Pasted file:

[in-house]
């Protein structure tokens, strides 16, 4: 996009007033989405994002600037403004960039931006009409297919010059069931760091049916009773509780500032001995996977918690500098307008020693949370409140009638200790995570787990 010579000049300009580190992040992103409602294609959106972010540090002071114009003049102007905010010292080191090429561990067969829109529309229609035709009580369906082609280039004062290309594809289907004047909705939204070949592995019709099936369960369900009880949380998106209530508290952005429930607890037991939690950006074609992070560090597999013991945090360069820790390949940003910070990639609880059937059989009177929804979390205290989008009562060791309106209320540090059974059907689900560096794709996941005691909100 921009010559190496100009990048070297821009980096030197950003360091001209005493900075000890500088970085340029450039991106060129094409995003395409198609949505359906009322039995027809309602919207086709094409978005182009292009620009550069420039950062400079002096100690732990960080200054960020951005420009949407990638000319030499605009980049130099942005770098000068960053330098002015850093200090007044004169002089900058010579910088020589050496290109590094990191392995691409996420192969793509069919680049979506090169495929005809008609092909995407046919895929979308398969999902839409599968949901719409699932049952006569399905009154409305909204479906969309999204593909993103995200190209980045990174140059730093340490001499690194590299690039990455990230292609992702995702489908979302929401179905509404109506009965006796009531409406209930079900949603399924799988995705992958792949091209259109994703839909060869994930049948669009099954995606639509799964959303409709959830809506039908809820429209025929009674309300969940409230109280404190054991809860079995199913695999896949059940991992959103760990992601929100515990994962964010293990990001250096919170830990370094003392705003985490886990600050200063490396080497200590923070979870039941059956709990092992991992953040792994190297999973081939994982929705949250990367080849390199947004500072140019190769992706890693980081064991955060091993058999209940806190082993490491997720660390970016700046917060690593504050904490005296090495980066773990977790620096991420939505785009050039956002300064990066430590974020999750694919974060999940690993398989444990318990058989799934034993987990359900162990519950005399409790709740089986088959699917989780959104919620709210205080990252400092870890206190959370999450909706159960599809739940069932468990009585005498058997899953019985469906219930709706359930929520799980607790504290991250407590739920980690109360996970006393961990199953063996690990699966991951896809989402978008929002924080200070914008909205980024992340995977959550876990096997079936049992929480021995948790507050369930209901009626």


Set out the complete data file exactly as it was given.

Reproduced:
[in-house]
């Protein structure tokens, strides 16, 4: 996009007033989405994002600037403004960039931006009409297919010059069931760091049916009773509780500032001995996977918690500098307008020693949370409140009638200790995570787990 010579000049300009580190992040992103409602294609959106972010540090002071114009003049102007905010010292080191090429561990067969829109529309229609035709009580369906082609280039004062290309594809289907004047909705939204070949592995019709099936369960369900009880949380998106209530508290952005429930607890037991939690950006074609992070560090597999013991945090360069820790390949940003910070990639609880059937059989009177929804979390205290989008009562060791309106209320540090059974059907689900560096794709996941005691909100 921009010559190496100009990048070297821009980096030197950003360091001209005493900075000890500088970085340029450039991106060129094409995003395409198609949505359906009322039995027809309602919207086709094409978005182009292009620009550069420039950062400079002096100690732990960080200054960020951005420009949407990638000319030499605009980049130099942005770098000068960053330098002015850093200090007044004169002089900058010579910088020589050496290109590094990191392995691409996420192969793509069919680049979506090169495929005809008609092909995407046919895929979308398969999902839409599968949901719409699932049952006569399905009154409305909204479906969309999204593909993103995200190209980045990174140059730093340490001499690194590299690039990455990230292609992702995702489908979302929401179905509404109506009965006796009531409406209930079900949603399924799988995705992958792949091209259109994703839909060869994930049948669009099954995606639509799964959303409709959830809506039908809820429209025929009674309300969940409230109280404190054991809860079995199913695999896949059940991992959103760990992601929100515990994962964010293990990001250096919170830990370094003392705003985490886990600050200063490396080497200590923070979870039941059956709990092992991992953040792994190297999973081939994982929705949250990367080849390199947004500072140019190769992706890693980081064991955060091993058999209940806190082993490491997720660390970016700046917060690593504050904490005296090495980066773990977790620096991420939505785009050039956002300064990066430590974020999750694919974060999940690993398989444990318990058989799934034993987990359900162990519950005399409790709740089986088959699917989780959104919620709210205080990252400092870890206190959370999450909706159960599809739940069932468990009585005498058997899953019985469906219930709706359930929520799980607790504290991250407590739920980690109360996970006393961990199953063996690990699966991951896809989402978008929002924080200070914008909205980024992340995977959550876990096997079936049992929480021995948790507050369930209901009626």